The self-represented claimant argued that he suffered a catastrophic impairment following a collision in a parking lot. The insurer’s position was that the claimant suffered a minor injury. Adjudicator Manigat concluded that the claimant suffered a minor injury and dismissed the catastrophic impairment determination. No medical evidence was provided by the claimant in support of his position, nor was an expert opinion provided. While an OCF-19 was completed by the family physician, no referral was ever made for further investigation. The IE reports found that the claimant suffered soft tissue injuries and the claimant did not provide any evidence of a pre-existing condition.
The minor claimant sought a determination that he suffered a catastrophic impairment as a result of the accident due to traumatic brain injury under the post-2016 definitions. Section 3.1(1)5.i. of the SABS required that a person under 18 years of age be accepted for admission on an in-patient basis to a public hospital with positive findings on a computerized axial tomography scan, MRI, or other medically recognized brain diagnostic technology, indicating intracranial pathology resulting from the accident. The insurer denied that the claimant met the test because the hospital admission was due to a fractured femur rather than brain injury, and the imaging showing intracranial pathology a few months after the claimant was discharged from hospital. Adjudicator Gosio accepted the insurer’s position, holding that the definition required a temporal connection between the imaging and the person being in-patient at the hospital. He reasoned that the changes to the catastrophic impairment definitions were made to make the process more accurate, consistent, and objective, and speed up determinations and reduce dispute costs.
The claimant sought a determination that she suffered a catastrophic impairment due to a Class 4 marked impairment due to somatic symptom disorder. The insurer argued that the claimant had made functional improvement and that the impairments described by her assessors were brought on by the stressful nature of assessments. Adjudicator Mazerolle concluded that the claimant suffered Class 4 marked impairments in activities of daily living and adaptation. He accepted that the claimant suffered from somatic symptom disorder as a result of the accident and a minor traumatic brain injury, and that the two resulted in a downward spiralling of her function. He also accepted that the claimant’s psychological condition was potentially permanent. The claimant relied upon the support of her mother to manage day-to-day responsibilities and that she required cueing to conduct many household tasks. Adjudicator Mazerolle concluded that the catastrophic impairment designation was effective as of the date that her OCF-19 was signed, rather than the two-year mark or the date of the accident.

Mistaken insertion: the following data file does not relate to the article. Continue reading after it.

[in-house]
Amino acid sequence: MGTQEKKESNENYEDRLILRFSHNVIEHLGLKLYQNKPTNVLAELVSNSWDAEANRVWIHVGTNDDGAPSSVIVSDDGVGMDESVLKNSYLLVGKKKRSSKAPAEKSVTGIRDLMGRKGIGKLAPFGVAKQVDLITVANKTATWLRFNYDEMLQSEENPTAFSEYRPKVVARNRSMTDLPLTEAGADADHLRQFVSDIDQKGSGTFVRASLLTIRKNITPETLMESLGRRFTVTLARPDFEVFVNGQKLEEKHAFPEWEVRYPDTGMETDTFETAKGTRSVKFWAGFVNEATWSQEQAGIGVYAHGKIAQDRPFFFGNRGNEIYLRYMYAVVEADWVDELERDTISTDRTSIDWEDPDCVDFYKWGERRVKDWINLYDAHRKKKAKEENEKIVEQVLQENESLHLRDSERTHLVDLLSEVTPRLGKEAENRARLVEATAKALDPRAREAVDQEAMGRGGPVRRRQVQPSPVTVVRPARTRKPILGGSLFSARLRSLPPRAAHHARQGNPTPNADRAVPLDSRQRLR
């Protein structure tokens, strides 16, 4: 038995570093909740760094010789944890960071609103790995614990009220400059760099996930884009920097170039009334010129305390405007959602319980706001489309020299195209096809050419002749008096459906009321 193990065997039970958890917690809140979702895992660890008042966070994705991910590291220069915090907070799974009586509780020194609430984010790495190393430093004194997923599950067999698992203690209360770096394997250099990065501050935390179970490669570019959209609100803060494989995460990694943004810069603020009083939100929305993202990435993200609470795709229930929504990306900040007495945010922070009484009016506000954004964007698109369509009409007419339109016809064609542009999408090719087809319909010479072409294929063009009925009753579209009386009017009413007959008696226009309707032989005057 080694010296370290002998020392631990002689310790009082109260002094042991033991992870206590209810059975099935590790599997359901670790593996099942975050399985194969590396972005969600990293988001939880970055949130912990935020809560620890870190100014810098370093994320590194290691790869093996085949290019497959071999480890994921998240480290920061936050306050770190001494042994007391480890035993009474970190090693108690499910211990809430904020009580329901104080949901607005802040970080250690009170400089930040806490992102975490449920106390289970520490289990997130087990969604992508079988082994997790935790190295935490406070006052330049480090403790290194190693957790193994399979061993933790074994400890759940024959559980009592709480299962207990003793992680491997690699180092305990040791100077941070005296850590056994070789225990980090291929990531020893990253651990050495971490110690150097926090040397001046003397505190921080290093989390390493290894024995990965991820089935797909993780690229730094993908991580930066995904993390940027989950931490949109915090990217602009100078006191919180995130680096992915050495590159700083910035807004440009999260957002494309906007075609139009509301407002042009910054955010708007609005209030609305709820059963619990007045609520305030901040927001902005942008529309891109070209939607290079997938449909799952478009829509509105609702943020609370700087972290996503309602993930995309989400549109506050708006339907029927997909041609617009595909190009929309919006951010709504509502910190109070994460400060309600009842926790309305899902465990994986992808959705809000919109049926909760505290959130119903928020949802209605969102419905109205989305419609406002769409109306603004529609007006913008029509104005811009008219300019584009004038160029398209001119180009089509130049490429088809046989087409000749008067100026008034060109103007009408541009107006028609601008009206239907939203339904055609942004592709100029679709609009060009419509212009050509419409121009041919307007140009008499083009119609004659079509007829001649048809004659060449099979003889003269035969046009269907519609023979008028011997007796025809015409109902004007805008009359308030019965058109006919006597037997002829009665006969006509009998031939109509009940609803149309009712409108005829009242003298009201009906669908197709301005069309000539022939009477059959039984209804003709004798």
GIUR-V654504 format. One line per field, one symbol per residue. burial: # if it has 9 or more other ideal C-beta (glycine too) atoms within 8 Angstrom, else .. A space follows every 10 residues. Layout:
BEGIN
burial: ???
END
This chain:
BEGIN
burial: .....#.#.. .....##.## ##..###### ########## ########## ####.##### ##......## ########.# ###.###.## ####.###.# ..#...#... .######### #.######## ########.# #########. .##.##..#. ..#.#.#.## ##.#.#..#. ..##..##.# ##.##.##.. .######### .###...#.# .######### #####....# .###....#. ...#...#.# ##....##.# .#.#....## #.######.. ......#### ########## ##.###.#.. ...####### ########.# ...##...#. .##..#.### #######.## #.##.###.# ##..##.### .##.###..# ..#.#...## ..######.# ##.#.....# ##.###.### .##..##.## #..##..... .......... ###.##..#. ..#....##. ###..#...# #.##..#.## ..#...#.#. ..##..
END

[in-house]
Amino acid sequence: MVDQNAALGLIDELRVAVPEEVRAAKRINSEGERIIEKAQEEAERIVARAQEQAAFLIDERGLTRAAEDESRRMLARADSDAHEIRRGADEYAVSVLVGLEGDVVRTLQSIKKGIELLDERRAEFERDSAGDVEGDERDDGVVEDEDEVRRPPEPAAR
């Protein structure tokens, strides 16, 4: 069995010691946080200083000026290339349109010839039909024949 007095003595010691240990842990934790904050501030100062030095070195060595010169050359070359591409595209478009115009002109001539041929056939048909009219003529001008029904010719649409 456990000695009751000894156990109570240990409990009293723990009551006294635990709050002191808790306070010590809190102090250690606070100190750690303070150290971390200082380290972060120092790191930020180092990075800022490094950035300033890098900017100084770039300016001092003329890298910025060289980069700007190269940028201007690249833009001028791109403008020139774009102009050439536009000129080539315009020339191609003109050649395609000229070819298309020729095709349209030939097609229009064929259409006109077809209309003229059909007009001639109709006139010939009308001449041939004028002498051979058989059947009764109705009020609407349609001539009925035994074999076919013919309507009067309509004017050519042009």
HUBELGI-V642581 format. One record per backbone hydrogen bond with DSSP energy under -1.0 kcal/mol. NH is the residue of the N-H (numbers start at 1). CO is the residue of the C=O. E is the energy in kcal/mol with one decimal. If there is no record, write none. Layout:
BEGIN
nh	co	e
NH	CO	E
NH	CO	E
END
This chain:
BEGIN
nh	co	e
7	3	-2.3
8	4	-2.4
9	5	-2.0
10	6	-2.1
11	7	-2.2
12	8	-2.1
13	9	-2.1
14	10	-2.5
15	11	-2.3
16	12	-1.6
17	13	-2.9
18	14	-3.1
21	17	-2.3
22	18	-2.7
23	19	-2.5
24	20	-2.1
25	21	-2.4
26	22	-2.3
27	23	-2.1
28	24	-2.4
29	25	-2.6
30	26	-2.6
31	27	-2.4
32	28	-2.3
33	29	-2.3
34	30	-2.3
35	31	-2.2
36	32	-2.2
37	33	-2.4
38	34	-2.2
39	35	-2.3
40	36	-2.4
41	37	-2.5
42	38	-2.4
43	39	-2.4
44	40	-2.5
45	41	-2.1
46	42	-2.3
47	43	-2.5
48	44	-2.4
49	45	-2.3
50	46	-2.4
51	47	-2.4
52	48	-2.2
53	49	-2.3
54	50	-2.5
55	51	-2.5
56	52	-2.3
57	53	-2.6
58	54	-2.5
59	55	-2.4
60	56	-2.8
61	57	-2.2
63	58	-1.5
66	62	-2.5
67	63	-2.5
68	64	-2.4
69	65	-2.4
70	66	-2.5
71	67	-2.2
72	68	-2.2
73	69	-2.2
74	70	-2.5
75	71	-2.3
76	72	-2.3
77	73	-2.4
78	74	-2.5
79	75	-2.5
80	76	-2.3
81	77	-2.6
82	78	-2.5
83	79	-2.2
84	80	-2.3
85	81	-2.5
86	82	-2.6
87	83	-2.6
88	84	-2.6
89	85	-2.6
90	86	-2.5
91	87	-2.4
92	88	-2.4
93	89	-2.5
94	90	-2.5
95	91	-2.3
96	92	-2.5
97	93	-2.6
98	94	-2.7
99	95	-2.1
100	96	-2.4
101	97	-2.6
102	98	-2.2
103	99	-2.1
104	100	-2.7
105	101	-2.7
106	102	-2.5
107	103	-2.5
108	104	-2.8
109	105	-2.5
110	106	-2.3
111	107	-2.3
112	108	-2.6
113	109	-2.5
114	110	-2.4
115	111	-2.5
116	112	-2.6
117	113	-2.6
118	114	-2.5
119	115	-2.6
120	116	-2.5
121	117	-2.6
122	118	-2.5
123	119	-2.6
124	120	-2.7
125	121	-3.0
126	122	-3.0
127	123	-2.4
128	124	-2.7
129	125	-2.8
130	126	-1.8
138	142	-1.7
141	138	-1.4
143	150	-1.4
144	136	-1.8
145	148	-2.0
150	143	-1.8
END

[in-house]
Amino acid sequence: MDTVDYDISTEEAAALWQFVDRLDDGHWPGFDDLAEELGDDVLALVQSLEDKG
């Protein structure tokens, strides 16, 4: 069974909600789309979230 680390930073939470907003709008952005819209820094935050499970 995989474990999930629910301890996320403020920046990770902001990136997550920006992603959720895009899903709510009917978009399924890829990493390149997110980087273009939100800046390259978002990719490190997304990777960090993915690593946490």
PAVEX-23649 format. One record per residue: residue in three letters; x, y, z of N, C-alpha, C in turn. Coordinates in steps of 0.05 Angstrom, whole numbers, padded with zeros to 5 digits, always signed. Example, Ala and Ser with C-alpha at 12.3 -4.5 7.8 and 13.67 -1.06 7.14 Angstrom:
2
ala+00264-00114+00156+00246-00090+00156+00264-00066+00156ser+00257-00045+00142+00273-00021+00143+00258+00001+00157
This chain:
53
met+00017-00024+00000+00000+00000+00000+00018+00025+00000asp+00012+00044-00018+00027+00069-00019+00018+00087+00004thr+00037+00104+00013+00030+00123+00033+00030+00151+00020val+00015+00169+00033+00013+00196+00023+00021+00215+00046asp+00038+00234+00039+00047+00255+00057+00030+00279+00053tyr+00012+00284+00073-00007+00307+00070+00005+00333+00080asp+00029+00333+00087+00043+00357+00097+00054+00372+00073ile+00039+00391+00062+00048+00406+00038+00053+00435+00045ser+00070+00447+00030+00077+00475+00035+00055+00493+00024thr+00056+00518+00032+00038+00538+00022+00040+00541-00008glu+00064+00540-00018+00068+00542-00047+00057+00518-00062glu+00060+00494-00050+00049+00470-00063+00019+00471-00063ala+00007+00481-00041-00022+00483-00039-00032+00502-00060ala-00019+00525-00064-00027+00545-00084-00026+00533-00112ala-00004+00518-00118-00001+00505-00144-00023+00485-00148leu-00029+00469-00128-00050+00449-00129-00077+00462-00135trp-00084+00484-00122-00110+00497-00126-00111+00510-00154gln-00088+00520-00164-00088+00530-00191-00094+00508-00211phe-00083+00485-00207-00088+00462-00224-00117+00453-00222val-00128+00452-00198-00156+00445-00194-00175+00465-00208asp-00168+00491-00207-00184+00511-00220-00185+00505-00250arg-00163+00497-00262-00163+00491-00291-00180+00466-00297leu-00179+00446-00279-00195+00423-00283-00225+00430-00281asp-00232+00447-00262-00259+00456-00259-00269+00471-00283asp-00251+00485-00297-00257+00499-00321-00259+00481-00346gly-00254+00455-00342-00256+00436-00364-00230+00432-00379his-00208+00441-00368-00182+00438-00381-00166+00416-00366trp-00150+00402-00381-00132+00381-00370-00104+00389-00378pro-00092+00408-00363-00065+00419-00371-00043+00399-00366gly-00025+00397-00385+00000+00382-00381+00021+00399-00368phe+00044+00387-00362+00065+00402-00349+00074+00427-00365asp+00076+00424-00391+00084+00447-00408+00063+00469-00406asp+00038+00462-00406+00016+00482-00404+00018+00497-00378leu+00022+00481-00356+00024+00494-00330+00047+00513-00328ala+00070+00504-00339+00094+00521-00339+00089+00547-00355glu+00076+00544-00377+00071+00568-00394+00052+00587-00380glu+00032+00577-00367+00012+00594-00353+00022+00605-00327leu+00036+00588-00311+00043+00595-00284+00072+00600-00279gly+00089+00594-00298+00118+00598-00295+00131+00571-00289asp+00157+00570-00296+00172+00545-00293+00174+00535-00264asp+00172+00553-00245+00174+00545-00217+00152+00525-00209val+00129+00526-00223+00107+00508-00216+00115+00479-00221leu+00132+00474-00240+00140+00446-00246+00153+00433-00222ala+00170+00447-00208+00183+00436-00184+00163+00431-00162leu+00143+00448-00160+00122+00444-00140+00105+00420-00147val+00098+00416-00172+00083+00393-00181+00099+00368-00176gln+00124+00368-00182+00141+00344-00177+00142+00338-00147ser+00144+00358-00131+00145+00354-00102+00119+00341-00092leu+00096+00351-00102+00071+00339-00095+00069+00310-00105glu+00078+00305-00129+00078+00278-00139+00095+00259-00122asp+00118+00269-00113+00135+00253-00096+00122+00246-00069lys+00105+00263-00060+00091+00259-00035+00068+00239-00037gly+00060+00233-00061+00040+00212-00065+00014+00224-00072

The claimant sought a determination of a catastrophic impairment based on a WPI in excess of 55 percent. He also sought entitlement to ACBs, the denied portion of CAT assessments, and various medical benefits. Adjudicator Lake concluded that the claimant did not suffer a catastrophic impairment. She rejected the claimant’s experts opinions on WPI for mental or behavioural impairments because it relied on opinions from other experts which those experts later retracted. Even if all other WPI were accepted, the claimant would only have a 42 percent WPI. The ACBs claim was dismissed because it was for a period beyond the 104 week mark. Adjudicator Lake agreed with the claimant that CAT assessments were not paid out of the medical benefits limits, and found that six of proposed seven assessments were reasonable. Finally, Adjudicator Lake held that the treatment plans for further physiotherapy were reasonable and necessary, but that the claims for assistive devices, an attendant care assessment, and a two-part neuropsychological examination were not.
The claimant sought a determination that she suffered a catastrophic impairment. She suffered serious physical injuries as a pedestrian struck by a vehicle. Vice Chair Flude held that the claimant suffered a Class 4 marked impairment in adaptation and therefore had a catastrophic impairment. The claimant was largely housebound since the accident due to tiredness and lack of motivation, more than five years after the accident. He preferred the opinions of the claimant’s treating occupational therapist and expert neuropsychologist, as they had more interaction with the claimant and had a more fulsome picture of the claimant’s abilities. Vice Chair Flude found the insurer’s IE reports to be more conclusory and unsupported by evidence.
The claimant sought a catastrophic impairment determination, as well as entitlement to NEBs, ACBs, various medical benefits, and the denied portion of catastrophic impairment assessments. The insurer argued that the claimant’s psychological injuries and epilepsy were not accident-related, but resulted from pre-existing conditions. Adjudicator Lake agreed with the insurer and dismissed all claims. She found that the claimant had suffered from various pre-accident impairments (epilepsy, migraines, major depressive episodes related to the death of the claimant’s daughter). Further, surveillance of the claimant showed that she was not credible in her self-reporting. Adjudicator Lake was also critical of the claimant’s experts assigning the maximum WPI when converting psychological impairment. With respect to psychological impairment caused by the accident, Adjudicator Lake found Class 1 and 2 impairments. The claims for NEBs and ACBs were similarly dismissed. The denied portions of the CAT assessments were not reasonable and necessary, and the claimed medical benefits were dismissed.